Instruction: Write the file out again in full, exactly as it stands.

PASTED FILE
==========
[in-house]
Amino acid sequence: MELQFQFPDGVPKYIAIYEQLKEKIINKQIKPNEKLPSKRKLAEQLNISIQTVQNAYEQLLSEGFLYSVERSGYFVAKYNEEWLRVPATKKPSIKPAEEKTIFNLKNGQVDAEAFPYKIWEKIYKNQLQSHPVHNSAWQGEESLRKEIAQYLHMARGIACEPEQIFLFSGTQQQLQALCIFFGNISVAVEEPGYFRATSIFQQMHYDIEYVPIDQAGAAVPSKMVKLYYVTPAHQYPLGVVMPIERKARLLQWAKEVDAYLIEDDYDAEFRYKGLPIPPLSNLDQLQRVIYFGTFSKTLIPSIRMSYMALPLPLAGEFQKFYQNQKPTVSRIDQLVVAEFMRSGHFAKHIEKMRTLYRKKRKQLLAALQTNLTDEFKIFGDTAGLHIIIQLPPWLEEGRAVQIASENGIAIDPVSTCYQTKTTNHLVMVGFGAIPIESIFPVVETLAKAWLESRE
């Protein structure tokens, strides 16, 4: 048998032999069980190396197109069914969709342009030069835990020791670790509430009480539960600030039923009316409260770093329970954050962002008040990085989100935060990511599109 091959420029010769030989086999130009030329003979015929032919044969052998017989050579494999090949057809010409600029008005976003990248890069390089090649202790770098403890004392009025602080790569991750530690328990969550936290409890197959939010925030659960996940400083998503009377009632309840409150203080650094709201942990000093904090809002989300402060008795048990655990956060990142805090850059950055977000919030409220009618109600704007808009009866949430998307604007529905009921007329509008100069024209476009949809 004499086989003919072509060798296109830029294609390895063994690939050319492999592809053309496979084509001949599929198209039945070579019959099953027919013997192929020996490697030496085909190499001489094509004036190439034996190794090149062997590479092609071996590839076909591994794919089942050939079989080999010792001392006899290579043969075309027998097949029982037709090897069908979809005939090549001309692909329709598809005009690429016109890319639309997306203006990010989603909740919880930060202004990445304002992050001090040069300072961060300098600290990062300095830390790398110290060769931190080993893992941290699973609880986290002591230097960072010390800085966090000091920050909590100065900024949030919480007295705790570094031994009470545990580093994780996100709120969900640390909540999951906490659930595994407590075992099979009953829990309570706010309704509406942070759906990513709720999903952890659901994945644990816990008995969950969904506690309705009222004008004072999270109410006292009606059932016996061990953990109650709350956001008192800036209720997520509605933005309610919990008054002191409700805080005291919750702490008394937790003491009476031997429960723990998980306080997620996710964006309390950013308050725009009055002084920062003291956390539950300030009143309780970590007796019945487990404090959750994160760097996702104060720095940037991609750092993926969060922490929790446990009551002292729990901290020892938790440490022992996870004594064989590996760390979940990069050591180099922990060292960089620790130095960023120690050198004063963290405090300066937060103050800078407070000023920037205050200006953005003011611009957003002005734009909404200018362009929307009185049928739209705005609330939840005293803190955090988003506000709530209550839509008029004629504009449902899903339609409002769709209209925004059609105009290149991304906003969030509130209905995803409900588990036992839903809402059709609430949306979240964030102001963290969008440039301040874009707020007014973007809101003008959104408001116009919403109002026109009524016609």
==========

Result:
[in-house]
Amino acid sequence: MELQFQFPDGVPKYIAIYEQLKEKIINKQIKPNEKLPSKRKLAEQLNISIQTVQNAYEQLLSEGFLYSVERSGYFVAKYNEEWLRVPATKKPSIKPAEEKTIFNLKNGQVDAEAFPYKIWEKIYKNQLQSHPVHNSAWQGEESLRKEIAQYLHMARGIACEPEQIFLFSGTQQQLQALCIFFGNISVAVEEPGYFRATSIFQQMHYDIEYVPIDQAGAAVPSKMVKLYYVTPAHQYPLGVVMPIERKARLLQWAKEVDAYLIEDDYDAEFRYKGLPIPPLSNLDQLQRVIYFGTFSKTLIPSIRMSYMALPLPLAGEFQKFYQNQKPTVSRIDQLVVAEFMRSGHFAKHIEKMRTLYRKKRKQLLAALQTNLTDEFKIFGDTAGLHIIIQLPPWLEEGRAVQIASENGIAIDPVSTCYQTKTTNHLVMVGFGAIPIESIFPVVETLAKAWLESRE
């Protein structure tokens, strides 16, 4: 048998032999069980190396197109069914969709342009030069835990020791670790509430009480539960600030039923009316409260770093329970954050962002008040990085989100935060990511599109 091959420029010769030989086999130009030329003979015929032919044969052998017989050579494999090949057809010409600029008005976003990248890069390089090649202790770098403890004392009025602080790569991750530690328990969550936290409890197959939010925030659960996940400083998503009377009632309840409150203080650094709201942990000093904090809002989300402060008795048990655990956060990142805090850059950055977000919030409220009618109600704007808009009866949430998307604007529905009921007329509008100069024209476009949809 004499086989003919072509060798296109830029294609390895063994690939050319492999592809053309496979084509001949599929198209039945070579019959099953027919013997192929020996490697030496085909190499001489094509004036190439034996190794090149062997590479092609071996590839076909591994794919089942050939079989080999010792001392006899290579043969075309027998097949029982037709090897069908979809005939090549001309692909329709598809005009690429016109890319639309997306203006990010989603909740919880930060202004990445304002992050001090040069300072961060300098600290990062300095830390790398110290060769931190080993893992941290699973609880986290002591230097960072010390800085966090000091920050909590100065900024949030919480007295705790570094031994009470545990580093994780996100709120969900640390909540999951906490659930595994407590075992099979009953829990309570706010309704509406942070759906990513709720999903952890659901994945644990816990008995969950969904506690309705009222004008004072999270109410006292009606059932016996061990953990109650709350956001008192800036209720997520509605933005309610919990008054002191409700805080005291919750702490008394937790003491009476031997429960723990998980306080997620996710964006309390950013308050725009009055002084920062003291956390539950300030009143309780970590007796019945487990404090959750994160760097996702104060720095940037991609750092993926969060922490929790446990009551002292729990901290020892938790440490022992996870004594064989590996760390979940990069050591180099922990060292960089620790130095960023120690050198004063963290405090300066937060103050800078407070000023920037205050200006953005003011611009957003002005734009909404200018362009929307009185049928739209705005609330939840005293803190955090988003506000709530209550839509008029004629504009449902899903339609409002769709209209925004059609105009290149991304906003969030509130209905995803409900588990036992839903809402059709609430949306979240964030102001963290969008440039301040874009707020007014973007809101003008959104408001116009919403109002026109009524016609």